Nutrition counseling is an ongoing process in which a health professional trained in nutrition works with a patient to assess his or her usual dietary intake and identify areas where change is needed. Nutritional counseling entails the provision of information, educational materials, support, and follow-up to help patients make and maintain needed dietary changes.
The purpose of nutritional counseling is not only to asses a patient's diet but also to help them set up realistic dietery changes that take into account each unique patients lifestyle and health. In addition to helping patients make nutritional changes, nutrition counseling helps patients maintain those changes. At Health First Wellness our goal is to help patients make permenant changes in diet and lifestyle to help patients enjoy a fuller, healthier life.
1. Assessing Dietery Habits
Nutrition counseling usually begins with an interview in which the counselor asks questions about a person's typical food intake. In some cases, the nutritionist will ask you to fill out a week long or three day diet diary. This information gathered from the diet diary is used as a baseline. The nutrition counselor also uses the diet diary to analyze actual energy and nutrient intake.
In some instances patients may undergo food sensitivity testing. This type of testing is used to detect food intolerances or insensitivites. Anecdotal evidence shows that in some individuals certain symptoms such as headache, chronic fatigue, irritable bowel syndrome, attention deficit hyperactivity disorders, eczema (and certain other skin disorders), asthma, wieght gain/obesity, fibromyalgia, arthritis and certain autoimmune disorders are linked to food intolerances or insensitivities. Food sensitivity testing involves drawing a patients blood and exposing the blood to various different foods and antigens in order to monitor the patient's white blood cell response to various foods. After testing is completed patients recieve a detailed summary of foods that should be excluded, avoided and included in their diet. Food sensitivity testing helps the nutrition counselor tailor a diet that specifically meets your body's needs.
2. Assessing Body Weight
Body weight, body mass index and/or body fat % will be measured. In some instances cholesterol, blood pressure and blood sugar measurments may also be taken. These assessments provides the practitioner with a baseline. The measurements can then be used to monitor patient progress.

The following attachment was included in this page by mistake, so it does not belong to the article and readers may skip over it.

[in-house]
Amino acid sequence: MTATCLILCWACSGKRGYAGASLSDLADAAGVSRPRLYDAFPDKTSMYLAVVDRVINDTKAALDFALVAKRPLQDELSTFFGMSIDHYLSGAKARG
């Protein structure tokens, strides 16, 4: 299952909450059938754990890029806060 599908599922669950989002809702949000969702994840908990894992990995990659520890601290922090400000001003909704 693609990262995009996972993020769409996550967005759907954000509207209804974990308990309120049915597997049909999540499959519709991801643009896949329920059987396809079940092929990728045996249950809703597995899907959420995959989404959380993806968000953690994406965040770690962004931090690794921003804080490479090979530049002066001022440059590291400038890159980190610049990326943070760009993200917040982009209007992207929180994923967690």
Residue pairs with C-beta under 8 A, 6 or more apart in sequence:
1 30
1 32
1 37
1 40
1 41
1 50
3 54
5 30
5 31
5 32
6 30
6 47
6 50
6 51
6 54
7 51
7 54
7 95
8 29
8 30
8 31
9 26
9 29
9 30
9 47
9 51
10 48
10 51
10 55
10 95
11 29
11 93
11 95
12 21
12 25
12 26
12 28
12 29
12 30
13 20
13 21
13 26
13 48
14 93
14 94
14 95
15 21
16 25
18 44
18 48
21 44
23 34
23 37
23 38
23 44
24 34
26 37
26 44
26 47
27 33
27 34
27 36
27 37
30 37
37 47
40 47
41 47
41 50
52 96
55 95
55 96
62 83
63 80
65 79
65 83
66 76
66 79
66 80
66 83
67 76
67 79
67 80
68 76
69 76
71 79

3. Identifying Changes Needed
Sometimes a person already has a good idea of what dietary changes are needed, but may require help making the changes. Other times the nutrition counselor can help educate a person on the health effects of different dietary choices. The nutrition counselor and client work together to identify areas where change is needed, prioritize changes, and problem-solve as to how to make the changes.
Making dietary change is a gradual process. An individual may start with one or two easier dietary changes the first few weeks and gradually make additional or more difficult changes over several weeks or months. For example, an easy change for a person might be switching from 2% to skim milk, or taking time for a quick yogurt or granola bar in the morning instead of skipping breakfast. More difficult changes might be learning to replace high-fat meat choices with leaner ones, or including more servings of vegetables daily. In making dietary changes, each individual's situation and background must be carefully considered.
4. Identifying Barriers to Change
Once the needed changes are identified it is important to overcome the barriers to change.
Some common barriers to changing eating habits include: inconvenience, social gatherings, food preferences, lack of knowledge or time and/or cost.
5. Setting Goals
The nutrition counselor and client set behavior-oriented goals together. Goals should focus on the behaviors needed to achieve the desired dietary change, not on an absolute value, such as achieving a certain body weight.
6. Finding Support
Patients are encouraged to bring family members to counseling sessions. Having the understanding and support of family members and friends makes success more likely.
7. Maintaining Changes
The challenge for the nutrition client lies not in making the initial dietary changes, but in maintaining them over the long term. Self-monitoring, realistic expectations, and continued follow-up can help a person maintain dietary changes.